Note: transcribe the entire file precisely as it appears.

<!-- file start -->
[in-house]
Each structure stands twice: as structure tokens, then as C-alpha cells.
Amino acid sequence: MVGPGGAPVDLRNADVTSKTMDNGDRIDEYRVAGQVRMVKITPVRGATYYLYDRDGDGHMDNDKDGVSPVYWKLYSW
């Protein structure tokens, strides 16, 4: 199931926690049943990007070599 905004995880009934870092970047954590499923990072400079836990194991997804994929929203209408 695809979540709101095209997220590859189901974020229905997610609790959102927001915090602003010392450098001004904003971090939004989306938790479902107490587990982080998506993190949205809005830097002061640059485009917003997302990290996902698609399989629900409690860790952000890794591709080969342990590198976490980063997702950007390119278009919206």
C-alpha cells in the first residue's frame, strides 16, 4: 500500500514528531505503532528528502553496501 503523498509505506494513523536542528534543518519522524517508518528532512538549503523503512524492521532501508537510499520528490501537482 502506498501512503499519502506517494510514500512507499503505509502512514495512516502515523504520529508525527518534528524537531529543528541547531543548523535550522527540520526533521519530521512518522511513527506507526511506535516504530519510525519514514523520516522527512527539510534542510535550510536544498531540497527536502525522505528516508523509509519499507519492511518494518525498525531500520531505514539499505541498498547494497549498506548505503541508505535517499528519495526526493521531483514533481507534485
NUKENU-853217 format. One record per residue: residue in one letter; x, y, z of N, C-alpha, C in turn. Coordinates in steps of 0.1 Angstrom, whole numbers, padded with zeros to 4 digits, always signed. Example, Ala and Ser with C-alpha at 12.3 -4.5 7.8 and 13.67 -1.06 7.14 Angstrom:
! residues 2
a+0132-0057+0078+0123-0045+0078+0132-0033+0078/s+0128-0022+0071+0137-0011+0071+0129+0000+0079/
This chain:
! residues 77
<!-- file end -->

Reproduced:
[in-house]
Each structure stands twice: as structure tokens, then as C-alpha cells.
Amino acid sequence: MVGPGGAPVDLRNADVTSKTMDNGDRIDEYRVAGQVRMVKITPVRGATYYLYDRDGDGHMDNDKDGVSPVYWKLYSW
């Protein structure tokens, strides 16, 4: 199931926690049943990007070599 905004995880009934870092970047954590499923990072400079836990194991997804994929929203209408 695809979540709101095209997220590859189901974020229905997610609790959102927001915090602003010392450098001004904003971090939004989306938790479902107490587990982080998506993190949205809005830097002061640059485009917003997302990290996902698609399989629900409690860790952000890794591709080969342990590198976490980063997702950007390119278009919206």
C-alpha cells in the first residue's frame, strides 16, 4: 500500500514528531505503532528528502553496501 503523498509505506494513523536542528534543518519522524517508518528532512538549503523503512524492521532501508537510499520528490501537482 502506498501512503499519502506517494510514500512507499503505509502512514495512516502515523504520529508525527518534528524537531529543528541547531543548523535550522527540520526533521519530521512518522511513527506507526511506535516504530519510525519514514523520516522527512527539510534542510535550510536544498531540497527536502525522505528516508523509509519499507519492511518494518525498525531500520531505514539499505541498498547494497549498506548505503541508505535517499528519495526526493521531483514533481507534485
NUKENU-853217 format. One record per residue: residue in one letter; x, y, z of N, C-alpha, C in turn. Coordinates in steps of 0.1 Angstrom, whole numbers, padded with zeros to 4 digits, always signed. Example, Ala and Ser with C-alpha at 12.3 -4.5 7.8 and 13.67 -1.06 7.14 Angstrom:
! residues 2
a+0132-0057+0078+0123-0045+0078+0132-0033+0078/s+0128-0022+0071+0137-0011+0071+0129+0000+0079/
This chain:
! residues 77